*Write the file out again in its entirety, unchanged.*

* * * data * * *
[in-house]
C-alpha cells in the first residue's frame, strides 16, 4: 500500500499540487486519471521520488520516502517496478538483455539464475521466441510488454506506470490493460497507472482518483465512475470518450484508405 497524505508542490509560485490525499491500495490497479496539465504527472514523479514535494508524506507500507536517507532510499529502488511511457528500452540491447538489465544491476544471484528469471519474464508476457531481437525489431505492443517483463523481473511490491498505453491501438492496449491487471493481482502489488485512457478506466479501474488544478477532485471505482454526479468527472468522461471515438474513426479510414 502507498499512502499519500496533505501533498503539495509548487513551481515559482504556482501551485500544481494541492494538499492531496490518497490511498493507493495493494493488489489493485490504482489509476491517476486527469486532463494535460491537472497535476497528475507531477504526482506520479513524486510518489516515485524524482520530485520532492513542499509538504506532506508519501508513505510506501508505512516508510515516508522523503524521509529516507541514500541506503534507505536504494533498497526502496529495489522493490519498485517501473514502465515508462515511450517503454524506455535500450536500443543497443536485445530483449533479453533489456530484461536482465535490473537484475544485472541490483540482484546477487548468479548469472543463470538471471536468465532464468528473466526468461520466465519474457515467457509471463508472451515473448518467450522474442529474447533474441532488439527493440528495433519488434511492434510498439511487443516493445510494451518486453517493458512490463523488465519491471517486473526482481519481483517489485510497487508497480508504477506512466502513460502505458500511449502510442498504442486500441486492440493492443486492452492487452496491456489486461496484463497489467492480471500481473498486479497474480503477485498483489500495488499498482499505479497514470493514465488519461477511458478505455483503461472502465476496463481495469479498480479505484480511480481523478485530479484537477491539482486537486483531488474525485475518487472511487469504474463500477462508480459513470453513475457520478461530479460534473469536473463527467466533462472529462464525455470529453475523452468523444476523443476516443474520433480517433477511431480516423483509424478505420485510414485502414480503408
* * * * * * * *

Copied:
[in-house]
C-alpha cells in the first residue's frame, strides 16, 4: 500500500499540487486519471521520488520516502517496478538483455539464475521466441510488454506506470490493460497507472482518483465512475470518450484508405 497524505508542490509560485490525499491500495490497479496539465504527472514523479514535494508524506507500507536517507532510499529502488511511457528500452540491447538489465544491476544471484528469471519474464508476457531481437525489431505492443517483463523481473511490491498505453491501438492496449491487471493481482502489488485512457478506466479501474488544478477532485471505482454526479468527472468522461471515438474513426479510414 502507498499512502499519500496533505501533498503539495509548487513551481515559482504556482501551485500544481494541492494538499492531496490518497490511498493507493495493494493488489489493485490504482489509476491517476486527469486532463494535460491537472497535476497528475507531477504526482506520479513524486510518489516515485524524482520530485520532492513542499509538504506532506508519501508513505510506501508505512516508510515516508522523503524521509529516507541514500541506503534507505536504494533498497526502496529495489522493490519498485517501473514502465515508462515511450517503454524506455535500450536500443543497443536485445530483449533479453533489456530484461536482465535490473537484475544485472541490483540482484546477487548468479548469472543463470538471471536468465532464468528473466526468461520466465519474457515467457509471463508472451515473448518467450522474442529474447533474441532488439527493440528495433519488434511492434510498439511487443516493445510494451518486453517493458512490463523488465519491471517486473526482481519481483517489485510497487508497480508504477506512466502513460502505458500511449502510442498504442486500441486492440493492443486492452492487452496491456489486461496484463497489467492480471500481473498486479497474480503477485498483489500495488499498482499505479497514470493514465488519461477511458478505455483503461472502465476496463481495469479498480479505484480511480481523478485530479484537477491539482486537486483531488474525485475518487472511487469504474463500477462508480459513470453513475457520478461530479460534473469536473463527467466533462472529462464525455470529453475523452468523444476523443476516443474520433480517433477511431480516423483509424478505420485510414485502414480503408